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A double standard on pollution

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The Wellington City Council is no doubt serious about its plans to extend the city’s ban on smoking. But it can’t escape suggestions of a double standard.

The reason: the council didn’t do anything to stop the demise of the trolley buses, which has been followed by increased pollution from the fleet made up almost entirely of diesel buses.

As Keith Flinders wrote in a comment on Sunday:

The council did next to nothing to encourage the GWRC not to remove 60 pollution free buses and replace them with diesel ones. The pollution from one diesel bus running through the city all day is more than the combined pollution output from all smokers and vapers. Since the trolley buses went out of service in 2017 the level of particulate matter in the CBD has increased substantially according the GWRC’s monitoring information. Particulate matter (soot) is ranked by the World Health Organisation as being on par with asbestos as carcinogenic and a threat to human health.

And Gillian Tompsett wrote last year:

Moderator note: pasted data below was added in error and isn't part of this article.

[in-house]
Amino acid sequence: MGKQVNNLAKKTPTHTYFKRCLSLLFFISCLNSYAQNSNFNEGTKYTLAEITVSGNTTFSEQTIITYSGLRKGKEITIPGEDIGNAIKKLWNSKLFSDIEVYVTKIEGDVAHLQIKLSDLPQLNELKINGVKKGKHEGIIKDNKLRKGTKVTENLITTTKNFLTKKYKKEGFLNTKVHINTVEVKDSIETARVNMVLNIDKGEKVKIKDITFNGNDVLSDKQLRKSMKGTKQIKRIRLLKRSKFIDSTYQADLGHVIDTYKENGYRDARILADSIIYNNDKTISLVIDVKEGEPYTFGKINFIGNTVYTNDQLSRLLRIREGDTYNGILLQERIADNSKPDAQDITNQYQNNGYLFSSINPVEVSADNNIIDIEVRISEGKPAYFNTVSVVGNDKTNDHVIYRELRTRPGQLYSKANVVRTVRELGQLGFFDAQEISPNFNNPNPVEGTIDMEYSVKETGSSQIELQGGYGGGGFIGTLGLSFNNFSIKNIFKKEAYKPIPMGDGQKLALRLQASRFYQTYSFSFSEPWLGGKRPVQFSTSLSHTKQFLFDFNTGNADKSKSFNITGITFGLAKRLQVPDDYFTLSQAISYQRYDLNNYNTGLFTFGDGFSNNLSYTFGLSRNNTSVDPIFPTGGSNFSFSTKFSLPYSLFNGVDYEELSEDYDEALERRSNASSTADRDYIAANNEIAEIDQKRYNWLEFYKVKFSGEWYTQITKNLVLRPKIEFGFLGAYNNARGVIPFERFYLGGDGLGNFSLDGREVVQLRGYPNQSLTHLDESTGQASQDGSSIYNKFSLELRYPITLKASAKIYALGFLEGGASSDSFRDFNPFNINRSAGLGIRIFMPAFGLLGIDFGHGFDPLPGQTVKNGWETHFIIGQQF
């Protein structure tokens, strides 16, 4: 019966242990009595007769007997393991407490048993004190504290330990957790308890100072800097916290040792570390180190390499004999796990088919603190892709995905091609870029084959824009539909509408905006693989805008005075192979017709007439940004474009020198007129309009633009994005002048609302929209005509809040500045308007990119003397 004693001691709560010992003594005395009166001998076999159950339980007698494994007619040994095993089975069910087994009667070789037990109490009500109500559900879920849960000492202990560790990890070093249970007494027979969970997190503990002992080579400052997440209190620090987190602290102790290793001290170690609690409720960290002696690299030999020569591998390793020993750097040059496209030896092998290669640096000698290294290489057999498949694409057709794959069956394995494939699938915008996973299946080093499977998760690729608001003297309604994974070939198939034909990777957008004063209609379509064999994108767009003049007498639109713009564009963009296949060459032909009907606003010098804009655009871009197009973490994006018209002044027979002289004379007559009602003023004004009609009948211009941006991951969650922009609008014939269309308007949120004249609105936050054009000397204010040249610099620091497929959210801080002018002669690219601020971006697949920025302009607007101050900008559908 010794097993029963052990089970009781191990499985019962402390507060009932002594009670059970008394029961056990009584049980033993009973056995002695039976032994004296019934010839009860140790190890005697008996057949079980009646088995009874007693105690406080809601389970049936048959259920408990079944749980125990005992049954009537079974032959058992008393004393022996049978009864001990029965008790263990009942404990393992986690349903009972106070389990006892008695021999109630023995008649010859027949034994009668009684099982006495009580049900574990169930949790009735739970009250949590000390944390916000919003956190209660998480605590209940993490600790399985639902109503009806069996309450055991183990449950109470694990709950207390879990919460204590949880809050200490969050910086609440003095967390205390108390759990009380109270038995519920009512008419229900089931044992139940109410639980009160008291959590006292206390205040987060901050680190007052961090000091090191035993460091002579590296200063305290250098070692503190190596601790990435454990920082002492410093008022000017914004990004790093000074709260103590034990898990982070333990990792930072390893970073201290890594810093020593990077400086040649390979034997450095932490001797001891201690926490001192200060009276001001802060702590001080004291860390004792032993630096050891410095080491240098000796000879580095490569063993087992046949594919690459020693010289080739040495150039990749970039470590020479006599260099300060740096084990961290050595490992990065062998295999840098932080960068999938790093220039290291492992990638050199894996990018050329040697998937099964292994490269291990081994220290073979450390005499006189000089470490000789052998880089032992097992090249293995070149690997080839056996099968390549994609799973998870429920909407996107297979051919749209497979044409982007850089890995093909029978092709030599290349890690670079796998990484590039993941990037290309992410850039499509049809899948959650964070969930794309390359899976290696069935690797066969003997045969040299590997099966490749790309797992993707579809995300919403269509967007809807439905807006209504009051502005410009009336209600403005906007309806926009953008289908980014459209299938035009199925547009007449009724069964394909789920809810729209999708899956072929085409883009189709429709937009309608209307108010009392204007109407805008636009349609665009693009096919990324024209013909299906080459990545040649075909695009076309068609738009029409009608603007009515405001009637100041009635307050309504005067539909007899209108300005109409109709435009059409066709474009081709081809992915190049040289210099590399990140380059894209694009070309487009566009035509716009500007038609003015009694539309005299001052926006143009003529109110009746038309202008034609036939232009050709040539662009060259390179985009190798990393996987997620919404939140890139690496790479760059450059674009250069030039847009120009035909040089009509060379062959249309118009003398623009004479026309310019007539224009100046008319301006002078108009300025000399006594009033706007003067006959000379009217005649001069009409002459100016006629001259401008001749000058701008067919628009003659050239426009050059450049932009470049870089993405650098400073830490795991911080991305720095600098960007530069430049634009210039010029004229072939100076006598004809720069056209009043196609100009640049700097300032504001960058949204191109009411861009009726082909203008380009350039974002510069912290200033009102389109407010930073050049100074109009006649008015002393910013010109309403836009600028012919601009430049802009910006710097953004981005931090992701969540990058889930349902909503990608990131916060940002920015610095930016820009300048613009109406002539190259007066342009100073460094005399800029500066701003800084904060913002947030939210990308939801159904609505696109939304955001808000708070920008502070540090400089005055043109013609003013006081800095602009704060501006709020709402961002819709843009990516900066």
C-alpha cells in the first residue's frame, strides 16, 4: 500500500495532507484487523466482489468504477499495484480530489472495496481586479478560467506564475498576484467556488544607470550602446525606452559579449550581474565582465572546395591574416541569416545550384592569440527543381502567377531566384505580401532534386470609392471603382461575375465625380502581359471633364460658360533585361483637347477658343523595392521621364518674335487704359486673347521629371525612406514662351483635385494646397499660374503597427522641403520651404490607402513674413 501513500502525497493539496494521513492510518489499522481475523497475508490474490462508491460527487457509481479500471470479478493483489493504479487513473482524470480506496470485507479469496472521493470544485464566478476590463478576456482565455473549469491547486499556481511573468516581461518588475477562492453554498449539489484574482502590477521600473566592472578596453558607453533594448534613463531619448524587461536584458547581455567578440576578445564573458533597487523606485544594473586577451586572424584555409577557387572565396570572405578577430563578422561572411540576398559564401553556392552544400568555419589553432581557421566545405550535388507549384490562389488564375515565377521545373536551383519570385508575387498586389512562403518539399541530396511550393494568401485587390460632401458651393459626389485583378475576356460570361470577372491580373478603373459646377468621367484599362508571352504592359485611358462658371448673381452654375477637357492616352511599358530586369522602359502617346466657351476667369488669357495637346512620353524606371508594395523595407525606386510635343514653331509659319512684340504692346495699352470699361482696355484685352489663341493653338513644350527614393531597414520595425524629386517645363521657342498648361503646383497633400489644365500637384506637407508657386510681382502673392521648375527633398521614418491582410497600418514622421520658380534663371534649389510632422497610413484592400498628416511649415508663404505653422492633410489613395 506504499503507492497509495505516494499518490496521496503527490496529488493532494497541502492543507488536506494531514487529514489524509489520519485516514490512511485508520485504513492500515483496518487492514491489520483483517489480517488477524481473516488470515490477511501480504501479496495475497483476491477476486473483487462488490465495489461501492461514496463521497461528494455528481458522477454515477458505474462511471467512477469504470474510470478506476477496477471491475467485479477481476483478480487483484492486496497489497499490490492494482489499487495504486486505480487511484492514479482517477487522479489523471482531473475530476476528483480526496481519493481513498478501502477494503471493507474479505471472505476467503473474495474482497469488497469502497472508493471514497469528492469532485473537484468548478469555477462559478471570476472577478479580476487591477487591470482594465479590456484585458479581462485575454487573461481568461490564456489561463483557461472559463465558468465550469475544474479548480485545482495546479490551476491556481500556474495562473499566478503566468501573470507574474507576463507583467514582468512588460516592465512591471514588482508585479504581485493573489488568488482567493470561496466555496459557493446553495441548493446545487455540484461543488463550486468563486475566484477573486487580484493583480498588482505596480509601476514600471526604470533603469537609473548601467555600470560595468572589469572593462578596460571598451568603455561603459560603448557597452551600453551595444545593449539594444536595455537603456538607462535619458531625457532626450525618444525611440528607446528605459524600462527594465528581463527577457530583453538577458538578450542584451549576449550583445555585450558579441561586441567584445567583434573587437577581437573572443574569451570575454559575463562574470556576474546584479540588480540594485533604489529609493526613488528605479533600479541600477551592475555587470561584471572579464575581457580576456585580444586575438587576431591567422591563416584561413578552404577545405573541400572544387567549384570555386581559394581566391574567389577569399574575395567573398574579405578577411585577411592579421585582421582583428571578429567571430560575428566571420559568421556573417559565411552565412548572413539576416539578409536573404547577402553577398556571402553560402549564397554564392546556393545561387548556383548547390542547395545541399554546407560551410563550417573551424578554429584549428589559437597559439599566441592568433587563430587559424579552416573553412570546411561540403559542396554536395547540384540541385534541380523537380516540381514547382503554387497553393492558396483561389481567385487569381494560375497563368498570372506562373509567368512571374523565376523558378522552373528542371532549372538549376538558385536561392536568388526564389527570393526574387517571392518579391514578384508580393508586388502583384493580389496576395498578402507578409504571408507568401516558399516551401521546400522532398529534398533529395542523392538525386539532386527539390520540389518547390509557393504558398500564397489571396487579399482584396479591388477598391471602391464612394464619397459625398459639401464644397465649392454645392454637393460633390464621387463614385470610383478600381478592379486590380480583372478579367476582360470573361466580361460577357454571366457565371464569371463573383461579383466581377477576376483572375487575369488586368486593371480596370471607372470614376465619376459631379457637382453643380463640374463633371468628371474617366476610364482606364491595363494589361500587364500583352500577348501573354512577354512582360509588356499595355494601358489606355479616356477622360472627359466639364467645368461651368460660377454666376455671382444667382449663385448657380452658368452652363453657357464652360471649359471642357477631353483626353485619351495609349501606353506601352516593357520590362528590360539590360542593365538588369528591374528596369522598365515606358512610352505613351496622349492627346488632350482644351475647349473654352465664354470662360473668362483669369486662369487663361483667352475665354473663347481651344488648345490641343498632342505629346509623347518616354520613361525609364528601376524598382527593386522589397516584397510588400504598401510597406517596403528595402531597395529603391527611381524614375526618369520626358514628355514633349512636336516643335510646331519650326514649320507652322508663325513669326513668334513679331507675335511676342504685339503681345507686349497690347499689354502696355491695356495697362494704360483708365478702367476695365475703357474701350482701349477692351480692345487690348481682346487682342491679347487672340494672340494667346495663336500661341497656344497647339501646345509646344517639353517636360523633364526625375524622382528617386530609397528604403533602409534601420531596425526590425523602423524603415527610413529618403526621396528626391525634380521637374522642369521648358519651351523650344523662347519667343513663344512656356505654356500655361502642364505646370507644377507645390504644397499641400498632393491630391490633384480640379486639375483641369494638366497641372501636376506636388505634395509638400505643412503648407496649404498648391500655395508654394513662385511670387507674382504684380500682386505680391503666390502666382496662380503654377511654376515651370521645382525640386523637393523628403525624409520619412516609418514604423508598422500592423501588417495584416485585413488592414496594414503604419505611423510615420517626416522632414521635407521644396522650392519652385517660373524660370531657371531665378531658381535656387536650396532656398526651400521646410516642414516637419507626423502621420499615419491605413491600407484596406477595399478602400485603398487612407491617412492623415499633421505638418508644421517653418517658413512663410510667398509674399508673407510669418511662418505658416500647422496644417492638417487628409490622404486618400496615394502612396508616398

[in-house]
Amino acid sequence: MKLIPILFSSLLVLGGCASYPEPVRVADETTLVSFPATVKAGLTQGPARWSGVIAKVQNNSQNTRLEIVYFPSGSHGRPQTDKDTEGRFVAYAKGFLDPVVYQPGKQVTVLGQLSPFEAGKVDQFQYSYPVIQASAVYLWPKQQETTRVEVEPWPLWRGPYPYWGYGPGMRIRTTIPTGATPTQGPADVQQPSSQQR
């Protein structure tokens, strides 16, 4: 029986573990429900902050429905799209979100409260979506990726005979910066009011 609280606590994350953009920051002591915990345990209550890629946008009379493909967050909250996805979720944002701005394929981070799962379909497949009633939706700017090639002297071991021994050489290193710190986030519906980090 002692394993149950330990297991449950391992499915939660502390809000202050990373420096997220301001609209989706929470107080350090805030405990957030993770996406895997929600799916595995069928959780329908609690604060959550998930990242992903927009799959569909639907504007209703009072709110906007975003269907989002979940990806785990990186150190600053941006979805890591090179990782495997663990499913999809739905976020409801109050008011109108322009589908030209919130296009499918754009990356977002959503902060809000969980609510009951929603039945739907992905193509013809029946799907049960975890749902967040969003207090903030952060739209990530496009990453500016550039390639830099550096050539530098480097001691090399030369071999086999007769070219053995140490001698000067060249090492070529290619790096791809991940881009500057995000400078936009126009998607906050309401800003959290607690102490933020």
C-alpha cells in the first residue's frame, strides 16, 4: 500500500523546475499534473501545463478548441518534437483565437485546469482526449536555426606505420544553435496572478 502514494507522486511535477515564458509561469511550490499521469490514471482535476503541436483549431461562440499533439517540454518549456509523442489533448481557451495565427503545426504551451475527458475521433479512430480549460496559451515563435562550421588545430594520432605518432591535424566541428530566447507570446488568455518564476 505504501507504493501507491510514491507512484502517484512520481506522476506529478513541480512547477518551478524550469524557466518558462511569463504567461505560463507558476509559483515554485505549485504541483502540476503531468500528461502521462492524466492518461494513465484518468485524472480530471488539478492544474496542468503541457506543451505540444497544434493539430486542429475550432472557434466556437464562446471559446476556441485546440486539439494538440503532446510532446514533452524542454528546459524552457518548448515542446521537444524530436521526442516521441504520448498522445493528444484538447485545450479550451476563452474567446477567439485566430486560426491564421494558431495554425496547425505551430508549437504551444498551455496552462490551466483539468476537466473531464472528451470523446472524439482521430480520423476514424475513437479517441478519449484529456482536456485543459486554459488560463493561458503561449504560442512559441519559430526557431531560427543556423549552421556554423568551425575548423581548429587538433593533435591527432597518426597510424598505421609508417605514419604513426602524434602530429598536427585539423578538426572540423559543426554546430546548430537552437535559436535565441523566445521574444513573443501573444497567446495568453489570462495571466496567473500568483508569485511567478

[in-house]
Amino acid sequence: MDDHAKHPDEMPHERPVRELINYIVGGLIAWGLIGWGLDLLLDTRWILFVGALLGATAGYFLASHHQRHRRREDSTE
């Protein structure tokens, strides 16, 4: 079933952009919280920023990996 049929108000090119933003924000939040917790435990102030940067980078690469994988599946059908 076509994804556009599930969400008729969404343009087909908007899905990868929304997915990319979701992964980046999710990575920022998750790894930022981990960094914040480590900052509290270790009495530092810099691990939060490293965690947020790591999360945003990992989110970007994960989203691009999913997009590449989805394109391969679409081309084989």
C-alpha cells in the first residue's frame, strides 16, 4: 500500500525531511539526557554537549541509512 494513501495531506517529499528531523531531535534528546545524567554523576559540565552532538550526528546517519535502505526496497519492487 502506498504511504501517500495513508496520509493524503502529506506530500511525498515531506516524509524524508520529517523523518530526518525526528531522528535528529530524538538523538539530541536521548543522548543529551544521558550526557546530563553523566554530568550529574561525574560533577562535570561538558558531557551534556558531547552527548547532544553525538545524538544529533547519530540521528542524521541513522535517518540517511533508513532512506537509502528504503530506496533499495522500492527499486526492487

Wellington has the dubious honour of being the only city in the world to remove sustainable public transport since the Paris climate accord was signed in 2015. In the run-up to the introduction of the new bus network, the GWRC repeatedly failed to tell Wellingtonians that Euro 5 and Euro 6 buses release dangerous carcinogens and that carbon emissions would increase. By failing to front-foot a plan to incentivise bus companies Tranzit and NZ Bus to electrify their bus fleets, the GWRC has imposed on Wellingtonians a fleet of predominantly diesel buses for the next 10-12 years: the length of the contracts the GWRC has signed with Tranzit and NZ Bus. An OIA request confirms that nitrous oxide emissions have increased in the city since trolley buses were decommissioned in November.